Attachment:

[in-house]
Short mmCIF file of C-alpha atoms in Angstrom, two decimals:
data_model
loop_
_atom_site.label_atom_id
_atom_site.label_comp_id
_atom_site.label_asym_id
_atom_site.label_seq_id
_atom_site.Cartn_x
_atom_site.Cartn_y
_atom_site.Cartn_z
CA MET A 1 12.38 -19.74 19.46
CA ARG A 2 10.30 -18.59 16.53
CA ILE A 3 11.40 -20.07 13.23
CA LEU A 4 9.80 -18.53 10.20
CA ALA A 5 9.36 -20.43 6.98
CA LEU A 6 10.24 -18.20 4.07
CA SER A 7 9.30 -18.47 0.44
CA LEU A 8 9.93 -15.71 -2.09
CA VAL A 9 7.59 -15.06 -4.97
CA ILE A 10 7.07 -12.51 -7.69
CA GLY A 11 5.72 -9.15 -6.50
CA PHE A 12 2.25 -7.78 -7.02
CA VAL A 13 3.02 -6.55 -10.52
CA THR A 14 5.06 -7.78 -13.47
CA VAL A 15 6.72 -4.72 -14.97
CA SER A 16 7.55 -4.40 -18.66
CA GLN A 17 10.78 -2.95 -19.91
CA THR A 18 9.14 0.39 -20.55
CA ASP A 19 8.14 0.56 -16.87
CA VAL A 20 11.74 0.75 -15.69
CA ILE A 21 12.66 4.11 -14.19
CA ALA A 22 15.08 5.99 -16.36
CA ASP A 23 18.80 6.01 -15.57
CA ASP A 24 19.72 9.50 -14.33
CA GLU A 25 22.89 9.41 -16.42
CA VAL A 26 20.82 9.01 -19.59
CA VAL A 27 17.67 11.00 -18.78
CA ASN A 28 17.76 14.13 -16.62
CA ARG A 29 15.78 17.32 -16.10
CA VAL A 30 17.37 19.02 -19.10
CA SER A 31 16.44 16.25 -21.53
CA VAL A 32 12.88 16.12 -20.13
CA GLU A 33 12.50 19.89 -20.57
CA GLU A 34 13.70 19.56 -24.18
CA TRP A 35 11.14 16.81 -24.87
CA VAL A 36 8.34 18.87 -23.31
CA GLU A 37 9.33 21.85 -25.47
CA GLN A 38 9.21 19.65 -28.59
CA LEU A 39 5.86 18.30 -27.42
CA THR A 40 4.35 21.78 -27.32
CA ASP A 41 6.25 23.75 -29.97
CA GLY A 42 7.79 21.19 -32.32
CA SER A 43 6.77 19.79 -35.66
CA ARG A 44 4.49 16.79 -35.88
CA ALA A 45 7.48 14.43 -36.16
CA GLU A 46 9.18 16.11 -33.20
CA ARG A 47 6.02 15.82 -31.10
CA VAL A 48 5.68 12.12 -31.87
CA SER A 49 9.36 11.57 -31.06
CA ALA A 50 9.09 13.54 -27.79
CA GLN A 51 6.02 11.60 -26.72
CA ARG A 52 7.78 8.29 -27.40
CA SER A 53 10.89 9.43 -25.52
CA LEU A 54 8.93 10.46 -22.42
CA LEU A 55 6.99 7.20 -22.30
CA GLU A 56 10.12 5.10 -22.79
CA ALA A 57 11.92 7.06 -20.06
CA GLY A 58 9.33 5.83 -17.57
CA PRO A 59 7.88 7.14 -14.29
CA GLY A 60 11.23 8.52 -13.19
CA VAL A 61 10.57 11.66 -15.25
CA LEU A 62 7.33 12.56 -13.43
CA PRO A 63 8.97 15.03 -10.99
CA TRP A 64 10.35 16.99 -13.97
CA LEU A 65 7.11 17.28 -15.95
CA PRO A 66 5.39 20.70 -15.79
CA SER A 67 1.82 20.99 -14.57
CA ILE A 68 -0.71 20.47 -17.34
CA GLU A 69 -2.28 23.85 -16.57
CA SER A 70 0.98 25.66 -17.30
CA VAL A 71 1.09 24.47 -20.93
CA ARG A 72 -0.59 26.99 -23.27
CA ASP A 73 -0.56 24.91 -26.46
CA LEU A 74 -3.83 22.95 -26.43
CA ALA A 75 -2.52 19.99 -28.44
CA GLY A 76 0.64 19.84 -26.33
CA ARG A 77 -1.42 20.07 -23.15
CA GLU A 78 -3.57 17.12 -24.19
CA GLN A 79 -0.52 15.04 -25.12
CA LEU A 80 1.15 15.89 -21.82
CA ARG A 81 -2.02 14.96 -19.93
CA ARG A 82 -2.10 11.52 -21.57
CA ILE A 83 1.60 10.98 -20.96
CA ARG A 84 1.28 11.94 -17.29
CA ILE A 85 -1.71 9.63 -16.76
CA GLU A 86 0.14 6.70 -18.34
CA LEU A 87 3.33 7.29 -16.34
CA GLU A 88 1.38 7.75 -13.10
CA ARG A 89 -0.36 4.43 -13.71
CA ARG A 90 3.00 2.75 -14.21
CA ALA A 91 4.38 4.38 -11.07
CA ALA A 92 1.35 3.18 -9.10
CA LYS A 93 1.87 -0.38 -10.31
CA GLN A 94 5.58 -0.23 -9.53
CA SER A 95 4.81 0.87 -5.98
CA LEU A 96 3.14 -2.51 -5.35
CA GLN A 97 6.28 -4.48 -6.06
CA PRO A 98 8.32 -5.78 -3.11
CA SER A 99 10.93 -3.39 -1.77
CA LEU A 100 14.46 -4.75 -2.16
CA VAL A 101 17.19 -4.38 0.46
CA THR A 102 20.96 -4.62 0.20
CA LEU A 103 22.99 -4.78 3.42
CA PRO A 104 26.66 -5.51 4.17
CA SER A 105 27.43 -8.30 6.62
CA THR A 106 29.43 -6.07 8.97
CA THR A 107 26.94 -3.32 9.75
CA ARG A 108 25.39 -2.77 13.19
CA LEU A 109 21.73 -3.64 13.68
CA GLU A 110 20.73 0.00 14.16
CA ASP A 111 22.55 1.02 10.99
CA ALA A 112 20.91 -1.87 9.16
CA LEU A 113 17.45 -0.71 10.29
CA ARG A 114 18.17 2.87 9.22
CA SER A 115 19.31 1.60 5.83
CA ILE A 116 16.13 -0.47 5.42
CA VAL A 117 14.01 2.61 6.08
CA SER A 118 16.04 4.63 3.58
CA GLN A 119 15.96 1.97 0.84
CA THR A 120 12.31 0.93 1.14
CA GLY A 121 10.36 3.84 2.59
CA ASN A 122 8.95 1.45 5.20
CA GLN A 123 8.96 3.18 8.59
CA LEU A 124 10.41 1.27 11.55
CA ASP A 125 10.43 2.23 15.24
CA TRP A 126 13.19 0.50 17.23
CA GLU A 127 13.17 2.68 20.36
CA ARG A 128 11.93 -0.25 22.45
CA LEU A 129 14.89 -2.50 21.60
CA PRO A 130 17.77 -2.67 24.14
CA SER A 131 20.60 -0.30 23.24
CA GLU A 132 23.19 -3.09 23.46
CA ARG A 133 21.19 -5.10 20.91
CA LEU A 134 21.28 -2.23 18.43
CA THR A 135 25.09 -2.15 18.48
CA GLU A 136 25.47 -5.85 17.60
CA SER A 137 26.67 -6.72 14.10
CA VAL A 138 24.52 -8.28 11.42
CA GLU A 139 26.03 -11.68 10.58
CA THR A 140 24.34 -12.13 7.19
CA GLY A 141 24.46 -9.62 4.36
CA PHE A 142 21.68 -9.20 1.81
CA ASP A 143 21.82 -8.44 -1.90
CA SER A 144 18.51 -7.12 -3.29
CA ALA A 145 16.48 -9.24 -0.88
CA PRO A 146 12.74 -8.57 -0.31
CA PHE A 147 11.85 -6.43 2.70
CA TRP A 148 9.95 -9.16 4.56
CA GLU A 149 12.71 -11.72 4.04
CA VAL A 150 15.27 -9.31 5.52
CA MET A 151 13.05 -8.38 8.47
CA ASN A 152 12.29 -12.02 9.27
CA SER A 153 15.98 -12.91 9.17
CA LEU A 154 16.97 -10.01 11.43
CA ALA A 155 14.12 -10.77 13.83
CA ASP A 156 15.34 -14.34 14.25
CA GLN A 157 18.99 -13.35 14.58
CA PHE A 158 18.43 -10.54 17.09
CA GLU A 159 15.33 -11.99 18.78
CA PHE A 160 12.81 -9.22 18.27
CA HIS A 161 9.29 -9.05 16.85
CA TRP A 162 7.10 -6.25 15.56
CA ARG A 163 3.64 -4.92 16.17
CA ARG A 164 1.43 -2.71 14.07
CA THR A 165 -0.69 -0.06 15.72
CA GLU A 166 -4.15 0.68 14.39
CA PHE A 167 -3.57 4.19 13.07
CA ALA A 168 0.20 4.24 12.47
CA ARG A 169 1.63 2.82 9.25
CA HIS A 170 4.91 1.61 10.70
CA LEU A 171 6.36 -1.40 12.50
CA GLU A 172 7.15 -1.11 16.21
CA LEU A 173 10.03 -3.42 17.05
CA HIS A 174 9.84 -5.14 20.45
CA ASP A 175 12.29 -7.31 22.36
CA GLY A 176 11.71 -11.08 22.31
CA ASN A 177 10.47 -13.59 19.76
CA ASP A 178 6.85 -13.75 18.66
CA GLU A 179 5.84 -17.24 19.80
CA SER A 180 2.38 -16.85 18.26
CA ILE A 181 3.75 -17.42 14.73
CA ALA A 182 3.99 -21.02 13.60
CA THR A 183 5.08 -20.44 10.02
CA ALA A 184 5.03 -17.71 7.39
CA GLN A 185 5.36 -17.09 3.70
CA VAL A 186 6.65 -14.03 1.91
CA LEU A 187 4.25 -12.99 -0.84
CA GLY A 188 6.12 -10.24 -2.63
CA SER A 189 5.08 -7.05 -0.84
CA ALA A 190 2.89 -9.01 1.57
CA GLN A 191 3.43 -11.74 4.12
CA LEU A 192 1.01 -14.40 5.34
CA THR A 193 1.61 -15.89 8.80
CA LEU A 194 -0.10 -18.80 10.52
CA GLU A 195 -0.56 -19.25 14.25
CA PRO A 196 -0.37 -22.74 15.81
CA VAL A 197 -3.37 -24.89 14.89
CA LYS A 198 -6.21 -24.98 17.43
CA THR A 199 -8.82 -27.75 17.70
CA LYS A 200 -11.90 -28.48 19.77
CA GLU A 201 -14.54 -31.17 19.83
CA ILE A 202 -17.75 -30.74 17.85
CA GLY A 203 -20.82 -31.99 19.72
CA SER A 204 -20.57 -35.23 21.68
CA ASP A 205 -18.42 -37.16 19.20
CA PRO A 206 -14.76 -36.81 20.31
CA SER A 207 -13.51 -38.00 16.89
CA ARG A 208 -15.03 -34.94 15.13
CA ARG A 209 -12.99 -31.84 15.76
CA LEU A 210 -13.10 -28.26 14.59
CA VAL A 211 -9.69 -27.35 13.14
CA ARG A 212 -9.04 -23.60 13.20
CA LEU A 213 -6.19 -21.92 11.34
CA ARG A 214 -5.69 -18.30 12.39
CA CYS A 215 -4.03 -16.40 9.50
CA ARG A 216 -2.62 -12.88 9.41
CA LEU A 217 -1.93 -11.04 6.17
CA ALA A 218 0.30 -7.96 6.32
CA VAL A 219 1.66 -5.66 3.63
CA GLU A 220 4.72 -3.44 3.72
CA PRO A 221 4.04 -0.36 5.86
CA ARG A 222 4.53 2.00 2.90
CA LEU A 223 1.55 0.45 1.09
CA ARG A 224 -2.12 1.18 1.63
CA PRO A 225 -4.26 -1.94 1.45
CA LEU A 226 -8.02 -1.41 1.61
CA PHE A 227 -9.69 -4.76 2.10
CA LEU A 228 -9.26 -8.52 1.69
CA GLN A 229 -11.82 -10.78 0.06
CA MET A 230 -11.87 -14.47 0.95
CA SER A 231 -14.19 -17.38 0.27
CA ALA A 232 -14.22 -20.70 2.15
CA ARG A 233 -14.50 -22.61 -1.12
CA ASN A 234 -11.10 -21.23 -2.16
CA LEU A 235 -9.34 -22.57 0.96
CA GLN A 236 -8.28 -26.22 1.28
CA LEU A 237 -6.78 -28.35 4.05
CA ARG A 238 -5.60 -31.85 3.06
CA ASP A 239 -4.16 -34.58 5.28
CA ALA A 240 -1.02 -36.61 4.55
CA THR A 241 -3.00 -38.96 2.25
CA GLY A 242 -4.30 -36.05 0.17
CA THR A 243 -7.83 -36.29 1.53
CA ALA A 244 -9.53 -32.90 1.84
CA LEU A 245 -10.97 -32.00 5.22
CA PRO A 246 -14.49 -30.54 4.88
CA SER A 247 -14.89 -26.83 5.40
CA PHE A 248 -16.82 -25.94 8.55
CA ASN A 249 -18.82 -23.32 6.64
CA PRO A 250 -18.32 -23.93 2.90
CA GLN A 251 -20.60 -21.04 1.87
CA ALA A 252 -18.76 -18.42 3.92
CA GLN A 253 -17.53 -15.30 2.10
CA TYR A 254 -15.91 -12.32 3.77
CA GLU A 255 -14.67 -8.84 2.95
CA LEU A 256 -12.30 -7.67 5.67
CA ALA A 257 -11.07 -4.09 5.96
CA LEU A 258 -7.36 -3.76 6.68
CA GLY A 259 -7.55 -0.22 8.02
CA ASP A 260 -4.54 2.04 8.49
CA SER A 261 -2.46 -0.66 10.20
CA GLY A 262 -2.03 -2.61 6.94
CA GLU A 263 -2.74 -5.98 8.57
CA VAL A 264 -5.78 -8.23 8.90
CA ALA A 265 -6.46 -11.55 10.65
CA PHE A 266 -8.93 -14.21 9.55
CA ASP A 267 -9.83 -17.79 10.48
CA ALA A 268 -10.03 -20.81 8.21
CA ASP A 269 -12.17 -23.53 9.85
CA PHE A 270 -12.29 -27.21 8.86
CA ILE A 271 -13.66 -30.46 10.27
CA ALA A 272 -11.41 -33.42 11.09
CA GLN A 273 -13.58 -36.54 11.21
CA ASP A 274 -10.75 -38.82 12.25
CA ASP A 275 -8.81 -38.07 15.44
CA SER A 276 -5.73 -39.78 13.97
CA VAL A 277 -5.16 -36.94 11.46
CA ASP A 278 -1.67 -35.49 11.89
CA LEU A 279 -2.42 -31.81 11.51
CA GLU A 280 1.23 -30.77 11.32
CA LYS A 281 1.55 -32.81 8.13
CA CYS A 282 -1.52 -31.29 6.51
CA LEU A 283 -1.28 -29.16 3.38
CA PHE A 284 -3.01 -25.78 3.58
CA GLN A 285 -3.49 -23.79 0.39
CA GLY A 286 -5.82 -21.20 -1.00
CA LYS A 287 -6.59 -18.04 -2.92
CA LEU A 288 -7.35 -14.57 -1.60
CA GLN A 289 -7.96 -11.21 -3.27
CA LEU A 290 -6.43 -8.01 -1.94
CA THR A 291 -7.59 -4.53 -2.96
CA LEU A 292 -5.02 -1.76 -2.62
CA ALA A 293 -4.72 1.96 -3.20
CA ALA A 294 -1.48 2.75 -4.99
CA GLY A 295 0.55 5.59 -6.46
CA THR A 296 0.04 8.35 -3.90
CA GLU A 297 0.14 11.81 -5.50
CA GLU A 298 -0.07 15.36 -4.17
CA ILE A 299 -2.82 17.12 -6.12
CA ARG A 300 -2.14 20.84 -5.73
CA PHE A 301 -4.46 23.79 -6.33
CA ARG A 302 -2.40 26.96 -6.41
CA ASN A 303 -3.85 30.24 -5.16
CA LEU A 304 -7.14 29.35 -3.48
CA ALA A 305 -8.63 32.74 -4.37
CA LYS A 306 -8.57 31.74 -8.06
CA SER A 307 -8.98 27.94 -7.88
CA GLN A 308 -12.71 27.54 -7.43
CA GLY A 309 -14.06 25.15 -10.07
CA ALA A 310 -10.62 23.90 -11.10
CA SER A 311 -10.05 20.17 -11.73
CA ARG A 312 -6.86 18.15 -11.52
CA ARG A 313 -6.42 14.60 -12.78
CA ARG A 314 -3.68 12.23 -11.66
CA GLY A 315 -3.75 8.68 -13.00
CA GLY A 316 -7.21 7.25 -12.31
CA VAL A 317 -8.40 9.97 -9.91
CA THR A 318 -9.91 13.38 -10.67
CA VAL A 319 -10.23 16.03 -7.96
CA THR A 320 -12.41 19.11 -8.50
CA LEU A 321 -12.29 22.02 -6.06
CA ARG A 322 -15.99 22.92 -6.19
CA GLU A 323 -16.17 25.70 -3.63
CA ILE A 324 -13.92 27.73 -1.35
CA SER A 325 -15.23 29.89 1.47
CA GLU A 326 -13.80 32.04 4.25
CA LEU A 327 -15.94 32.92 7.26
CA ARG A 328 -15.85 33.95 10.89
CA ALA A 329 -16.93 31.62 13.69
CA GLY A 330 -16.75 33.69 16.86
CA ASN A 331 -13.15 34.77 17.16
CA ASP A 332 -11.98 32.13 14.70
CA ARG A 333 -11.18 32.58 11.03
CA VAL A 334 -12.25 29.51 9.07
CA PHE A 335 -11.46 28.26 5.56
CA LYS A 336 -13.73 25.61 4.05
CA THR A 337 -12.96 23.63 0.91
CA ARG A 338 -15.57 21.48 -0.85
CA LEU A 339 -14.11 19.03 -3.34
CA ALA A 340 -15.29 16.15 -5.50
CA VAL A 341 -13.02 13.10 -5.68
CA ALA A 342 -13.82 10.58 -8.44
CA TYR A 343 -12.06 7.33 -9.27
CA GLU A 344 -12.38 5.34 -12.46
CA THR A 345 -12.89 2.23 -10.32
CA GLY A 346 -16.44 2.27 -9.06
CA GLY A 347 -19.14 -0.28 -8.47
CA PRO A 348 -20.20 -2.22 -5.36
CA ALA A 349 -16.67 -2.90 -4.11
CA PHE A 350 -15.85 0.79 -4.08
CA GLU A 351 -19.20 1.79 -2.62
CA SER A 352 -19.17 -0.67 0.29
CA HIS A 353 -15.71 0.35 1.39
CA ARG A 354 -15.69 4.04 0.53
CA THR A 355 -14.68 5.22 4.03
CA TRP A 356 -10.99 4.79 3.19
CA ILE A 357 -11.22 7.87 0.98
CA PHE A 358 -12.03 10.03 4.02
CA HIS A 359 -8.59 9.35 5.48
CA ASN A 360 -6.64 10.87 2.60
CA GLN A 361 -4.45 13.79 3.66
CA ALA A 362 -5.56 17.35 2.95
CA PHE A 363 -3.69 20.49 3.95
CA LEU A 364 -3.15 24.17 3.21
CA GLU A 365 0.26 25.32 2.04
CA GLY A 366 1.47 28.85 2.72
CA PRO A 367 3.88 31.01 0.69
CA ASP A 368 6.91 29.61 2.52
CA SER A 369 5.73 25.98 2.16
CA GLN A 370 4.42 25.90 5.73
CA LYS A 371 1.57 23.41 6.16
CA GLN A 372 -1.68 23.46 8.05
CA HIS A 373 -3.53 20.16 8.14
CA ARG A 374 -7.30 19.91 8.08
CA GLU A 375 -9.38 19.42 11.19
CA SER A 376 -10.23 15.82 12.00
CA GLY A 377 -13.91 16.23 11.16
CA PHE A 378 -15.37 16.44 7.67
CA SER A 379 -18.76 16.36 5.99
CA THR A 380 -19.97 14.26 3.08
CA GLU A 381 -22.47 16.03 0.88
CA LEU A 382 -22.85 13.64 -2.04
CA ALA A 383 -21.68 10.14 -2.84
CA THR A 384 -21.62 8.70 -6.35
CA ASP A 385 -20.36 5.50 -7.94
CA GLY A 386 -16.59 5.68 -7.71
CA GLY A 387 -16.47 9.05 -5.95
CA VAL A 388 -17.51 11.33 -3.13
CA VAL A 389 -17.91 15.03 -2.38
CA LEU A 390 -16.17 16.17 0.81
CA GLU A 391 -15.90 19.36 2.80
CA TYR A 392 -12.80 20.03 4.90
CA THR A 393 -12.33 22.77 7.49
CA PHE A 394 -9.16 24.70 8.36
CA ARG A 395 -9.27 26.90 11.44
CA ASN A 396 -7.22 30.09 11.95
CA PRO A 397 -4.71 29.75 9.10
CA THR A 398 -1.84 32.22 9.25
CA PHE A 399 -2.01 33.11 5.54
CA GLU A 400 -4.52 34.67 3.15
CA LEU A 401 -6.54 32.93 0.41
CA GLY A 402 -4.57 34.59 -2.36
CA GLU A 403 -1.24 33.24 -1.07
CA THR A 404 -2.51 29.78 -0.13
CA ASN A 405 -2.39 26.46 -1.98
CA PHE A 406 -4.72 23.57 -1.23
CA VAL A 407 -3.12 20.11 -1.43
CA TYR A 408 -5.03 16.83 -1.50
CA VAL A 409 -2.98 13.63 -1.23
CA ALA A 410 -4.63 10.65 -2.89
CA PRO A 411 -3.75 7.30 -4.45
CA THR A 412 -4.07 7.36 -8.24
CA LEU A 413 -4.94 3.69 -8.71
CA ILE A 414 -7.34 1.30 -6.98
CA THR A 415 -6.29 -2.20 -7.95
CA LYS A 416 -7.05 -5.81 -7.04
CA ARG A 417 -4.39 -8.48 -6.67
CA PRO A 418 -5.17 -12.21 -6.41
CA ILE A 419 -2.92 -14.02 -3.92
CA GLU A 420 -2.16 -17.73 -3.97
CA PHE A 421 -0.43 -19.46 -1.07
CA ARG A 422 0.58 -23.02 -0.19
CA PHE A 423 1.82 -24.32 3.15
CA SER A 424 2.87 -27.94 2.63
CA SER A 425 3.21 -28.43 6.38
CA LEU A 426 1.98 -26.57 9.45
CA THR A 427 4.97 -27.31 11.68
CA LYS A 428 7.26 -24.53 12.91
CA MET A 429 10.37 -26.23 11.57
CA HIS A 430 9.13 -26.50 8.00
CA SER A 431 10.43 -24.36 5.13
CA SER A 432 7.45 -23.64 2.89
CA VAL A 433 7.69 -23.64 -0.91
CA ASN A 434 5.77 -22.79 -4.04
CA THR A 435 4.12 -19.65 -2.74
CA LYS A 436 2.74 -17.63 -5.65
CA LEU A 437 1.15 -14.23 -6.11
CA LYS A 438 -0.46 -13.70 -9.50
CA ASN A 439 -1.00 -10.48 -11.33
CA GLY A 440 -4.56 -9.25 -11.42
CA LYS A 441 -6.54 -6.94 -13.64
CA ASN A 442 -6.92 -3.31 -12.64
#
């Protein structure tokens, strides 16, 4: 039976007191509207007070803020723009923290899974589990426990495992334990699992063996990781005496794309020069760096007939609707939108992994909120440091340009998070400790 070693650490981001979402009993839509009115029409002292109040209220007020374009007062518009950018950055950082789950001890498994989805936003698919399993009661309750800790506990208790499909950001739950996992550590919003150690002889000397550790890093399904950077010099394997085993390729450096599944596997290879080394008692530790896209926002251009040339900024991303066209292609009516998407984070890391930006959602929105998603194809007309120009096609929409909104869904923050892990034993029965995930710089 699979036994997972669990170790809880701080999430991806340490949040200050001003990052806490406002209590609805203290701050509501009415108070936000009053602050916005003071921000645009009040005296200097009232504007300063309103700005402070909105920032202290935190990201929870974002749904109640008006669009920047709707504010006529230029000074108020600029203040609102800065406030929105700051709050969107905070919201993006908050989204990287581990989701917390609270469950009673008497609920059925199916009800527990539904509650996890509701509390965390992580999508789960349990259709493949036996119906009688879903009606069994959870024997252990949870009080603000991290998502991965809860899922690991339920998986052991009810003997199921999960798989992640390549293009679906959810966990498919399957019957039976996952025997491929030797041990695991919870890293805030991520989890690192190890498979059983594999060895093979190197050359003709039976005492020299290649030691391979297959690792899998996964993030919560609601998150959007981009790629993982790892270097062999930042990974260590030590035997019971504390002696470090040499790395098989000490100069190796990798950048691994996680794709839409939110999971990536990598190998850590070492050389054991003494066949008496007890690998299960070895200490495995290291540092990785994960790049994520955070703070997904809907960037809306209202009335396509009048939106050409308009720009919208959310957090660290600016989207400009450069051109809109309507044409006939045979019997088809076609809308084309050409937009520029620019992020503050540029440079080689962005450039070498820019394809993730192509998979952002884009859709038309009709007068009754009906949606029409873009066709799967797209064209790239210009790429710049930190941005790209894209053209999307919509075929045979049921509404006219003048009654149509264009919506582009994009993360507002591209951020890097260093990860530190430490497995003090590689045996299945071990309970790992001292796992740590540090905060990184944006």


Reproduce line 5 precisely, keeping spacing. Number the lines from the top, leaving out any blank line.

_atom_site.label_atom_id